Angie Gillett can remember the exact day she tried gelato for the first time – Valentine’s Day in 2008.
And she wasn’t just hooked on the smooth, Italian-rooted dessert relative of ice cream after she had a scoop at the former Blue Springs coffee shop Steamin’ Bean.
“I knew that day I wanted to learn to make it,” said Gillett, who asked Steamin’ Bean owner Garin Bledsoe to teach her. “He said if I could find a location, he would teach me.”
Gillett, who had a background as a cake decorator, indeed learned, and after a few years of making and selling her gelato out of other locations, she opened her own shop in May – Dellario Gelato on Sterling Avenue in Sugar Creek.
However, the name will soon change to DellaRose Gelato, as Bledsoe is withdrawing as a business partner and Dellario had been what he called the gelato in tribute to his grandfather, Gillett said.
What certainly won’t change is Gillett’s whimsical variety of gelato creations.
Gelato incorporates flavors in similar fashion to ice cream and is produced in a similar machine, but it’s made with milk instead of cream and has a far less airy content after being whipped, making it more dense and filling.
“It won’t freeze your taste buds like ice cream can,” Gillett says – that is, unless you eat it “very, very, very quickly.”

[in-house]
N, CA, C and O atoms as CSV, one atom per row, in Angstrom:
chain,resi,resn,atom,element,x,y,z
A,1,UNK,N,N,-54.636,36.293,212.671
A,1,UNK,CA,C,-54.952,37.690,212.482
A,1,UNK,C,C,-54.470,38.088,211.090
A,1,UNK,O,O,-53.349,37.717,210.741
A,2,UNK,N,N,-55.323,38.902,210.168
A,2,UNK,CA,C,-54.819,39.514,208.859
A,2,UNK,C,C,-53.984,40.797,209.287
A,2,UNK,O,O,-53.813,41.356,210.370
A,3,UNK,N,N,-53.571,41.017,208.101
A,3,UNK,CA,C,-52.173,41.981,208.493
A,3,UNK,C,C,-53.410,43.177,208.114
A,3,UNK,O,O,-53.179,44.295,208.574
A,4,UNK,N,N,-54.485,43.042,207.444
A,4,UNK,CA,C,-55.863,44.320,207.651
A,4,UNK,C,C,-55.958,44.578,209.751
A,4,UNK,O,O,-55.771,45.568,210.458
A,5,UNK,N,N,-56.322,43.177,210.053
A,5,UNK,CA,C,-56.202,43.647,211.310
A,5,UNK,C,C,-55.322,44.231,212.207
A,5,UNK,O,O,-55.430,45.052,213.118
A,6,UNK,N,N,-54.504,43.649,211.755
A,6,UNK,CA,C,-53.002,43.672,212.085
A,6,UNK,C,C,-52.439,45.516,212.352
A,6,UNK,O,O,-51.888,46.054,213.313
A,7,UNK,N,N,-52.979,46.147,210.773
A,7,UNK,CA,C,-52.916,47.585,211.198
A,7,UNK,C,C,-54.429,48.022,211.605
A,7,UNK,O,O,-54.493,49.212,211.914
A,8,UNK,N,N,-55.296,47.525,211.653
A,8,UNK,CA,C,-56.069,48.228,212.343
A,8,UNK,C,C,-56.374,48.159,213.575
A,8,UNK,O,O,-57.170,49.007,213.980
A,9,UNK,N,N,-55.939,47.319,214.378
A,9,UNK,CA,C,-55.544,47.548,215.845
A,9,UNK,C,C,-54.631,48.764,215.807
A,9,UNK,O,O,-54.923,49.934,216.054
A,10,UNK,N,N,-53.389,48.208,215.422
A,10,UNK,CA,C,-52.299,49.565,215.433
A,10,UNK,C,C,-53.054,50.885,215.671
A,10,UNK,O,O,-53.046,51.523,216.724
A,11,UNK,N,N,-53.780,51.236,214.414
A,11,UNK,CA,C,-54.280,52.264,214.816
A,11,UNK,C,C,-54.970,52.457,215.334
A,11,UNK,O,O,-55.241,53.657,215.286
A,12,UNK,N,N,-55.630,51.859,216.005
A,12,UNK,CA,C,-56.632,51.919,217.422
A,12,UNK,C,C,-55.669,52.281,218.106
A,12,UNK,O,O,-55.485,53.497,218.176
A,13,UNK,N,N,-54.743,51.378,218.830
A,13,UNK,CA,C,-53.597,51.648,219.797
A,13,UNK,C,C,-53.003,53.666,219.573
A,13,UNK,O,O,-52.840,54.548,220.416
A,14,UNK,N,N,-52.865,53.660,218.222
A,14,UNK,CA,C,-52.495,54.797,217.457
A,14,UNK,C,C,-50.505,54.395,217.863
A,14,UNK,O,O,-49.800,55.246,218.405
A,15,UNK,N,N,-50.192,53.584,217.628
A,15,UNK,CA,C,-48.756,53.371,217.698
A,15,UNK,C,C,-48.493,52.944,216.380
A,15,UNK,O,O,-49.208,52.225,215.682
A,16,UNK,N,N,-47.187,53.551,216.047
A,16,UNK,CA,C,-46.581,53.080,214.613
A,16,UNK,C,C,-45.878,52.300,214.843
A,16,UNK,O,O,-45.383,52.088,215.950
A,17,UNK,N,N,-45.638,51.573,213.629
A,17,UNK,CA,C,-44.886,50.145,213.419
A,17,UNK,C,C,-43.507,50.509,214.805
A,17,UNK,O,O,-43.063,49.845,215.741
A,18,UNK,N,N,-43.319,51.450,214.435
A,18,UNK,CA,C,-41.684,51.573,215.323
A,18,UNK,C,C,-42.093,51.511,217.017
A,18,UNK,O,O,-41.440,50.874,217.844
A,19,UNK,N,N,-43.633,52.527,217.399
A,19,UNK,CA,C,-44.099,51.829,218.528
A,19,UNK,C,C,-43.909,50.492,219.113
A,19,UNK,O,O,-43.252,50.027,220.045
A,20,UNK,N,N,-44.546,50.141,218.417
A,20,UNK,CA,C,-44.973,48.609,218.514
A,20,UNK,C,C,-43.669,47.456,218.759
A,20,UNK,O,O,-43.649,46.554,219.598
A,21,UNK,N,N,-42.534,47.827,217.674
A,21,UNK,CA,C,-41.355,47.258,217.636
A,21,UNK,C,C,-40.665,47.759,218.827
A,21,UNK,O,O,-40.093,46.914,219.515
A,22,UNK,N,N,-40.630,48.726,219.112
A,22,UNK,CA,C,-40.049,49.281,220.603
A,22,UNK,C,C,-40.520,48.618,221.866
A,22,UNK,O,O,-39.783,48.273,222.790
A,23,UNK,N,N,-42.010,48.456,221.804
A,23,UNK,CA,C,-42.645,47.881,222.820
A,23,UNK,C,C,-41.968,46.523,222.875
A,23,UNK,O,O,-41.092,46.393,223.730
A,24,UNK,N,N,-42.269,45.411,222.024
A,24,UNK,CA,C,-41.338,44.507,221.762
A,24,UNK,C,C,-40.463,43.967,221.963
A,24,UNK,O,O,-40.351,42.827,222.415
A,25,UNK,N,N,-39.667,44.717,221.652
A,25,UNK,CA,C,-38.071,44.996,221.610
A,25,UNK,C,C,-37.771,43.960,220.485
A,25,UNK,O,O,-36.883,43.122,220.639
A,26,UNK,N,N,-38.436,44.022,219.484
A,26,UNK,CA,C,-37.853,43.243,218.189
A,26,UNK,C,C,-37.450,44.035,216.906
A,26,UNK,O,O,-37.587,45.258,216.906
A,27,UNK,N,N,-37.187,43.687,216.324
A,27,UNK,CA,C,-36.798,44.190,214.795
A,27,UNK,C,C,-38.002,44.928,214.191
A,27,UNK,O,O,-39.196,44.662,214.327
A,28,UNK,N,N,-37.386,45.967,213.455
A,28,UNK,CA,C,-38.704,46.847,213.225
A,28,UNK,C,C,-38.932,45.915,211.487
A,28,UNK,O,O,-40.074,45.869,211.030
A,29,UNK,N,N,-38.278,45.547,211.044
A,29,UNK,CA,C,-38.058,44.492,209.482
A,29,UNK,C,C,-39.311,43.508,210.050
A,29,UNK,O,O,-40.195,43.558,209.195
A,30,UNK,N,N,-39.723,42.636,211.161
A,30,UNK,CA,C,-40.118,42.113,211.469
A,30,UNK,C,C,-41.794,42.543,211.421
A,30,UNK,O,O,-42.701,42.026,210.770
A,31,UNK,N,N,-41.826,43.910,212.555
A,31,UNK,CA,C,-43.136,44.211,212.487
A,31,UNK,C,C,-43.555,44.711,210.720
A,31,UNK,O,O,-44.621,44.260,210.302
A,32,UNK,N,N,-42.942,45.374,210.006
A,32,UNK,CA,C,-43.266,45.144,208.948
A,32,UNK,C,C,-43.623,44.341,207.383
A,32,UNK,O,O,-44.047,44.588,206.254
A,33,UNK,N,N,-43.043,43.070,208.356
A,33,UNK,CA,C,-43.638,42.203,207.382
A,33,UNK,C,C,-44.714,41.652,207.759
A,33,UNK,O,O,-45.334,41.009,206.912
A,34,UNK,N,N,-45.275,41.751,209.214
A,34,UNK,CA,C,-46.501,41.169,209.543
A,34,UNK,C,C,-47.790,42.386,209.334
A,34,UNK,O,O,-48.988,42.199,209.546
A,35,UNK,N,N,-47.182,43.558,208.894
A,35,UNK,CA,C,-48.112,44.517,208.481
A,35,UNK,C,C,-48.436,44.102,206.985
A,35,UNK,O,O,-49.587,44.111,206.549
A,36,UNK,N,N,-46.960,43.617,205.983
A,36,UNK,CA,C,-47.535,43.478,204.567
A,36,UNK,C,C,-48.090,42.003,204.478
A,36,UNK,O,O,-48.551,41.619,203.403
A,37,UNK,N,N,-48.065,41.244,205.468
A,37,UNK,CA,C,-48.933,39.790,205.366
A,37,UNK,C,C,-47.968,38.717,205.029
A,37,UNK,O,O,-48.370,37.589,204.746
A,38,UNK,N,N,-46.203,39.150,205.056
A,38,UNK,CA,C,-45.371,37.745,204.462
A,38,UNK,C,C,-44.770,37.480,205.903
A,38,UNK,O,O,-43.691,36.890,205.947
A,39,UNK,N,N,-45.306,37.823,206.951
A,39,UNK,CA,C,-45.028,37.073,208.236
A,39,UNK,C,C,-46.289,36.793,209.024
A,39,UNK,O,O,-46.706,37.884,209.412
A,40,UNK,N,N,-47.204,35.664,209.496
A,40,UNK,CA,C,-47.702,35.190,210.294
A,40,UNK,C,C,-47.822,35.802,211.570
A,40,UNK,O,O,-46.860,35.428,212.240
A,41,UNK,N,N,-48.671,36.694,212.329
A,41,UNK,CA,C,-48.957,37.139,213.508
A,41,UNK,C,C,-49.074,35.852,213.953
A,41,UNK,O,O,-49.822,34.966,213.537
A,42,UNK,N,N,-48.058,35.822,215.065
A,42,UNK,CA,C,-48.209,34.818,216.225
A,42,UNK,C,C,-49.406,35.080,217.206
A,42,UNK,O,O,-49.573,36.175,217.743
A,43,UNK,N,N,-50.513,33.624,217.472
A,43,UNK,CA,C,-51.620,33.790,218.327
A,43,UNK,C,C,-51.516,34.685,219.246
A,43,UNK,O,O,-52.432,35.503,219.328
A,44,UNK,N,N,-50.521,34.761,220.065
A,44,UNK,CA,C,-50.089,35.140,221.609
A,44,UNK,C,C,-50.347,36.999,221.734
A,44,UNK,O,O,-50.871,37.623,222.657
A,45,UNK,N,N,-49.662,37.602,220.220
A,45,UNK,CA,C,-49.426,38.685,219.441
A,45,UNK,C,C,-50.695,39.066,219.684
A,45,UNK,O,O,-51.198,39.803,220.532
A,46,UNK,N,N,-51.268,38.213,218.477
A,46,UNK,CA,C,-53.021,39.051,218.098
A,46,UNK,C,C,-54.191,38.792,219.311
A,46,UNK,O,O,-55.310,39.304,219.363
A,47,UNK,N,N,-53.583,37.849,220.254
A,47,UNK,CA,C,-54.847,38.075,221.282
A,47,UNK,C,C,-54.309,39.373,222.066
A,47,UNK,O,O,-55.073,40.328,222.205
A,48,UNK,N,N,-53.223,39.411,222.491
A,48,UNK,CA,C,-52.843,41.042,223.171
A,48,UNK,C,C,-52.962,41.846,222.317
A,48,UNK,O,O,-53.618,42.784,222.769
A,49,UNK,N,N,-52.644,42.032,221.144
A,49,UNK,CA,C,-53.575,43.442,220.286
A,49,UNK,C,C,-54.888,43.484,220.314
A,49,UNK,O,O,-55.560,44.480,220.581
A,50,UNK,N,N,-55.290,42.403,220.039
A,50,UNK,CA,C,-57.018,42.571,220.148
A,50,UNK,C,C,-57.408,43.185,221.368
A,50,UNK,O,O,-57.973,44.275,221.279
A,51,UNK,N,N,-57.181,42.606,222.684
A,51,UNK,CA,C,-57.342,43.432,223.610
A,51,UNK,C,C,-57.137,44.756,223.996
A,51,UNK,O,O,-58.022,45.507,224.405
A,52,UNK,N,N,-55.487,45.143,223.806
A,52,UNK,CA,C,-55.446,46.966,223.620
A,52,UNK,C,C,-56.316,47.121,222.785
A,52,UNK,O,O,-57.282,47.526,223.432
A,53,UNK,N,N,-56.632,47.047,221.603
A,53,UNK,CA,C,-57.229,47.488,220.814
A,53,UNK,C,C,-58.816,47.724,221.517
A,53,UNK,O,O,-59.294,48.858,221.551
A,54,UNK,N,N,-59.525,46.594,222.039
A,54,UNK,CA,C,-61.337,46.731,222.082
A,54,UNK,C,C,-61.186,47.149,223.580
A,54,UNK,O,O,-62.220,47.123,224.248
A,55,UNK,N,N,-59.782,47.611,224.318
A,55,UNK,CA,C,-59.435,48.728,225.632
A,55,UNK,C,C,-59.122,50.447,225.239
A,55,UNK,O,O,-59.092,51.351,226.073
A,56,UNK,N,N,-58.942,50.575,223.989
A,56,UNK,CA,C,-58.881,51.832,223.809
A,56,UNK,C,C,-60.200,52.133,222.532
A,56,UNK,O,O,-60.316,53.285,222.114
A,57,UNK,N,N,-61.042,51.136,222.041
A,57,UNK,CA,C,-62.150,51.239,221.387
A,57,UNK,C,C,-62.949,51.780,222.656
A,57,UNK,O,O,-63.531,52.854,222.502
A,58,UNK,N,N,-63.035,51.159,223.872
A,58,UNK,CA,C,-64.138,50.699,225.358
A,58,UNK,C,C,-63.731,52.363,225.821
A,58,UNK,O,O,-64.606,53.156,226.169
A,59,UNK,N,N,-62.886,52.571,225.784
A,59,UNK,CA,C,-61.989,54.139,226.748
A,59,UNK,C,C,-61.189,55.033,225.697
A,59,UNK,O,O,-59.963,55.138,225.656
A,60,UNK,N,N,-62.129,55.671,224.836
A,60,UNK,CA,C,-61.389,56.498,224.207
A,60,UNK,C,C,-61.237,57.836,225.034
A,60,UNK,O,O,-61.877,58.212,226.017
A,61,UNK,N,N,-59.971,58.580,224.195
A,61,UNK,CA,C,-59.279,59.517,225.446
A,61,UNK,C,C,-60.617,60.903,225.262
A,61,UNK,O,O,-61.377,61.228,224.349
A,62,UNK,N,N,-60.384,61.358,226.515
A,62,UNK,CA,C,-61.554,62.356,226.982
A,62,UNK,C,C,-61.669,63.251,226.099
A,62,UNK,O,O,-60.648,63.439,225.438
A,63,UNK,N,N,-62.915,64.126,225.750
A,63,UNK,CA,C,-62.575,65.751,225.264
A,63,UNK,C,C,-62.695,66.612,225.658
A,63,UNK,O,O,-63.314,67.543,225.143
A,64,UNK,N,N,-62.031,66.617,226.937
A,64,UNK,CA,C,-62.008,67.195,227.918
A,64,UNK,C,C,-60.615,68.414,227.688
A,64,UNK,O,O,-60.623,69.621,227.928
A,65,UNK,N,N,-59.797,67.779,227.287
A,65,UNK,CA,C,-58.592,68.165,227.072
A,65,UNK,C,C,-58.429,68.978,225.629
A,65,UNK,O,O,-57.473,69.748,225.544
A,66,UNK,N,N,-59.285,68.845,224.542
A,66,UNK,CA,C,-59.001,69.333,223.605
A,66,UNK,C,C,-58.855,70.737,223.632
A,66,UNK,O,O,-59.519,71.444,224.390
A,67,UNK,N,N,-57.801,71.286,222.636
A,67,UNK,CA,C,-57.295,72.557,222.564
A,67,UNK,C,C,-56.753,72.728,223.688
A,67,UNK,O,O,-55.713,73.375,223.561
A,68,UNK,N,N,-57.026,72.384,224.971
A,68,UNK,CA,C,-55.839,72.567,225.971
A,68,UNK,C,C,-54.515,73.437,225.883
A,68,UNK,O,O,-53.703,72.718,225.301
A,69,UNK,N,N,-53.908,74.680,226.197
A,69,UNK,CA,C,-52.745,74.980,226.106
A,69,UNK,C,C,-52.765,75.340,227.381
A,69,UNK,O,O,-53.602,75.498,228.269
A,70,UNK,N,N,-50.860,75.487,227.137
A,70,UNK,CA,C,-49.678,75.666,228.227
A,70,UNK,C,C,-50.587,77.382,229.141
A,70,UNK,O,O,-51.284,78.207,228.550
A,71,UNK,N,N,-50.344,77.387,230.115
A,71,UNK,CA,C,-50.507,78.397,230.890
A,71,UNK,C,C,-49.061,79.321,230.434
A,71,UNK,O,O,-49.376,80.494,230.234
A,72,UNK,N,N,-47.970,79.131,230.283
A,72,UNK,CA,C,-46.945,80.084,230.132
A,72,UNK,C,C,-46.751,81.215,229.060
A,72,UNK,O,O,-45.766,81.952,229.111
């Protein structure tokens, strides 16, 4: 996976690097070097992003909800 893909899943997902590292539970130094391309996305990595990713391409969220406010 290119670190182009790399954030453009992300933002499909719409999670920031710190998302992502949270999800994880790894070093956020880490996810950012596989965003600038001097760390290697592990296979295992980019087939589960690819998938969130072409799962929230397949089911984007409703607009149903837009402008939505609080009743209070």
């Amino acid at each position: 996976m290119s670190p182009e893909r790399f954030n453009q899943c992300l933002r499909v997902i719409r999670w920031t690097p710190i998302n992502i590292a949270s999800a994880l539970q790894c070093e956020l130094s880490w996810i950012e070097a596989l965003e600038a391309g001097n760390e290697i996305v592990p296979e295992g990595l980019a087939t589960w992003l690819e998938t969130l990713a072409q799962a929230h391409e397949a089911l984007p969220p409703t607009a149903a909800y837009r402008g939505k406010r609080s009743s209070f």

Every day she offers some sort of chocolate and a vanilla – “I can’t guarantee what color the vanilla will be,” she says with a smile – and she rotates the rest based on some previously successful combinations or perhaps a creation she conjured up just that morning.
One visit this week revealed pistachio mascarpone, sea salt caramel, green apple and bottom of the barrel berry (4 kinds of berries). Peeps, peach habanero, watermelon, pineapple upside-down cake and no-bake cookie have also been customer options.
Gillett said she’s looking forward to coming up with some creations that incorporate holiday season flavors.
“She’s like a mad scientist,” said Gillett’s longtime friend and now colleague Pam Chisam. “What kind of crazy experimentation will she come up with next?”
Gillett started making her gelato out of the Ennovation Center in Independence, selling at events and to wholesale customers. Then she sold out of Inklings’ Books and Coffee Shoppe in Blue Springs. You can still buy it there, as well as at Sebella’s Fire in Lee’s Summit and on First Fridays in the West Bottoms in Kansas City. Another deal with a location in Liberty could also happen soon, she said.
Substitute the gelato for ice cream, and Gillett says she’s fulfilling a childhood dream. Even her first job had been at an ice cream spot at Worlds of Fun.
“My customers are my friends, not just here but in my restaurants (where her gelato is offered),” Gillett said. “It’s a fascination for them – ‘How’s this made?’
“Am I the best? Nope,” she said. “But I love making gelato, and I love coming up with new flavors. I love watching customers have gelato for the first time. It’s a treat.”